How do I work my training after this race  Do I follow my own plan after this, or give it two weeks between race and plan commencement?  Right now, I’m thinking my own plan. Work on the strength and aim to do 2 or 3 runs per week. A long run on the weekend and the others where I fit them in. I know when I was being more consistent with my strength the runs were easier, and I felt better when doing them. Ah the  problems. First world ones at that.  I am grateful that I can run, despite my few injuries this year, I am still going, still moving forward.

I realise as I write/fumble my way through this, why I am feeling this way. There are stresses at work, and I’m doing 10 hour days for the next however long, which at times will feel twice that, my husband is going through some stuff, and I’m tired.  I need that one sleep in a week (preferably not on my long run day), to stop doing too much,  working on being the best wife and mother I can, and the best employee I can be. I don’t like to be doing nothing, or letting everyone do things for me not when I know I can do them myself.

So after that little bit of nonsense, I think I will take a longer break after this next race before I start my planning for Point to Pinnacle. It doesn’t mean I won’t run, jus  that I won’t have a plan to run to, just strength and run, nothing more, nothing less.

Train as you feel it, don’t push it, your body will know what to do.

jennifer

GCAM 17 part 2, the race

I get to my corral and, feeling a moment of relief, settle for what feels like half a second to catch my breath. Still feeling a little panicked and out of breath I take off my jacket, and yank on the tutu, all a little too fast to be comfortable.  Tying the jacket to the back of my pack I pull it on, making sure it’s fitting in all the right places.  Some guy sees the bottles and says “no jet packs allowed” I laugh back at him and say “I wish” before he disappears into the crowd.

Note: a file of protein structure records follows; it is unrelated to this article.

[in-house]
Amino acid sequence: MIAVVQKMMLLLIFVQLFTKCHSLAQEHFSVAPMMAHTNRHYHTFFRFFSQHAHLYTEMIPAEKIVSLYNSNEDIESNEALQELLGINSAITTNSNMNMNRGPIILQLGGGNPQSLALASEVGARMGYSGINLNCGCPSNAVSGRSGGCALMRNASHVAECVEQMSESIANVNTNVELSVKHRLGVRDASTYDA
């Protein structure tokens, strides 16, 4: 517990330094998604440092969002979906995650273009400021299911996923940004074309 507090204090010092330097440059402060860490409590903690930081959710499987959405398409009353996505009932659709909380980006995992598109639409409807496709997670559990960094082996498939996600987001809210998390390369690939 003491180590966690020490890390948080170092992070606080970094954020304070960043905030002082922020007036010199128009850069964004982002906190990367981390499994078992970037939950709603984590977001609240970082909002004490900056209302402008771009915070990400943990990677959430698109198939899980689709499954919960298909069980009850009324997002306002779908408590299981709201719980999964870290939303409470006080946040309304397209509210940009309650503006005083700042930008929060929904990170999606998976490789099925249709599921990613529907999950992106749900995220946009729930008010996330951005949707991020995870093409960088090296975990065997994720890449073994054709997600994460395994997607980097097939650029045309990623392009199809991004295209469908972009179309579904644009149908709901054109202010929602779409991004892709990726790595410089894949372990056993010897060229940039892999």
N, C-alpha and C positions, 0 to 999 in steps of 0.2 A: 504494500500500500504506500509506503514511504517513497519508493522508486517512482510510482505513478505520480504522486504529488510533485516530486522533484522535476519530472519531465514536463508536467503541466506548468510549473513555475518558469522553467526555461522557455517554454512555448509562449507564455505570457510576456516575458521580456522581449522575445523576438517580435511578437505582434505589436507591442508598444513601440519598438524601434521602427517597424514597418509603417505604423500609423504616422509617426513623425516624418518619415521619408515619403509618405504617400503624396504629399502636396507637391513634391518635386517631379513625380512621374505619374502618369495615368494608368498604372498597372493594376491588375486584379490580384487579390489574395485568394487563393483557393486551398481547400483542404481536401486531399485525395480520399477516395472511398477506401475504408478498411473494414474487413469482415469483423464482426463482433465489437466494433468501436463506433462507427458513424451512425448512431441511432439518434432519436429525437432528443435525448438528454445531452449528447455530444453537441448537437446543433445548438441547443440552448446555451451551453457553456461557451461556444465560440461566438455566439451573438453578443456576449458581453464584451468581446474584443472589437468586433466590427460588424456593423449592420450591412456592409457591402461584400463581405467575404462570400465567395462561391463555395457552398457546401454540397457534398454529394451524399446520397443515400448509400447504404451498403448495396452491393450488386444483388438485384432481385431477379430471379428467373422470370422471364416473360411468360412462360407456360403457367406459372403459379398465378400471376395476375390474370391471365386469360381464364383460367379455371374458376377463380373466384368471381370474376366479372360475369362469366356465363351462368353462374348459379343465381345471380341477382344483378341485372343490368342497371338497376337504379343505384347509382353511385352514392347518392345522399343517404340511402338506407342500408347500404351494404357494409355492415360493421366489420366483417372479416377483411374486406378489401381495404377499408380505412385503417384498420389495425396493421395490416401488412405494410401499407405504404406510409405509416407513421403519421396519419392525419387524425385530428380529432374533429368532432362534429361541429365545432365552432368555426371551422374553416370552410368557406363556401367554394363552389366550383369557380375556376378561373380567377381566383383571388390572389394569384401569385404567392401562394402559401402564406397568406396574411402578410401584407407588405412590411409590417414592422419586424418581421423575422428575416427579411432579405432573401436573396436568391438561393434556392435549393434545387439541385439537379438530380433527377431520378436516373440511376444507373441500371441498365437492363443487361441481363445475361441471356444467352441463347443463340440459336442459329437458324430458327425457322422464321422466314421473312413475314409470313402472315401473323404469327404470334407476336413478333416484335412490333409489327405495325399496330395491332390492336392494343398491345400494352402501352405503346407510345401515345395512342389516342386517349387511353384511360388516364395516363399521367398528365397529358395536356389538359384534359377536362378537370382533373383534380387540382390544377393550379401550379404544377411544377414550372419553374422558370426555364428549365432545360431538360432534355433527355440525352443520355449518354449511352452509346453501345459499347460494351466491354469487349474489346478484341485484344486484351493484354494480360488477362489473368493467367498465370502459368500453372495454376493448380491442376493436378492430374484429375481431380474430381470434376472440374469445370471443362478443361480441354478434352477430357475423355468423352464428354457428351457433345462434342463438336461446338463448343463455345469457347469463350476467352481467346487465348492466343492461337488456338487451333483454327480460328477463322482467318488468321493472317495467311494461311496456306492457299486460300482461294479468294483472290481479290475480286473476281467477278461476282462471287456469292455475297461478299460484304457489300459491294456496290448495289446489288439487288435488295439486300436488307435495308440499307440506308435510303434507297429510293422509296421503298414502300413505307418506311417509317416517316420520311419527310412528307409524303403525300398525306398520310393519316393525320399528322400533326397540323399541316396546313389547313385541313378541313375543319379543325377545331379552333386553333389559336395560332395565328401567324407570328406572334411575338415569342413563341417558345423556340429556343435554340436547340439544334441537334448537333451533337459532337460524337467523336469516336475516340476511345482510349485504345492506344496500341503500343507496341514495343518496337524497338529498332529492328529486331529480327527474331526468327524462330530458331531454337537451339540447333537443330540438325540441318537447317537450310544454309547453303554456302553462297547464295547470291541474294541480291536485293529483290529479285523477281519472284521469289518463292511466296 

The announcer has moved the elites off and we patiently wait for room to walk forward. There are so many ahead of me and by now I have calmed down enough to take a good mouthful of drink, shake out my body and gather my thoughts for the race ahead. I get my phone ready for tracking and make sure my sunnies are secure in their pocket before taking a pre race selfie and picture of the pack ahead of me.
We’re moving slowly forward and I’m in the last corral – which is the 2.20 and above time group – so it’s a good 5 mins before a cheer goes up from ahead and we can start a slow jog. We cheer and holler as we go under the arch waving at the crowds along the road.

My plan for this race has changed numerous times and by the time I head through the starting arch it has came back to ‘simply finish and enjoy myself’. I cruise along, not thinking too much about anything except not tripping heels in front and being courteous to those behind me. It takes several kilometres before the crowd starts to thin and I can run with a bit more space to myself. I’m so used to running ‘free’ I was almost claustrophobic with the crowds. Almost but not quite.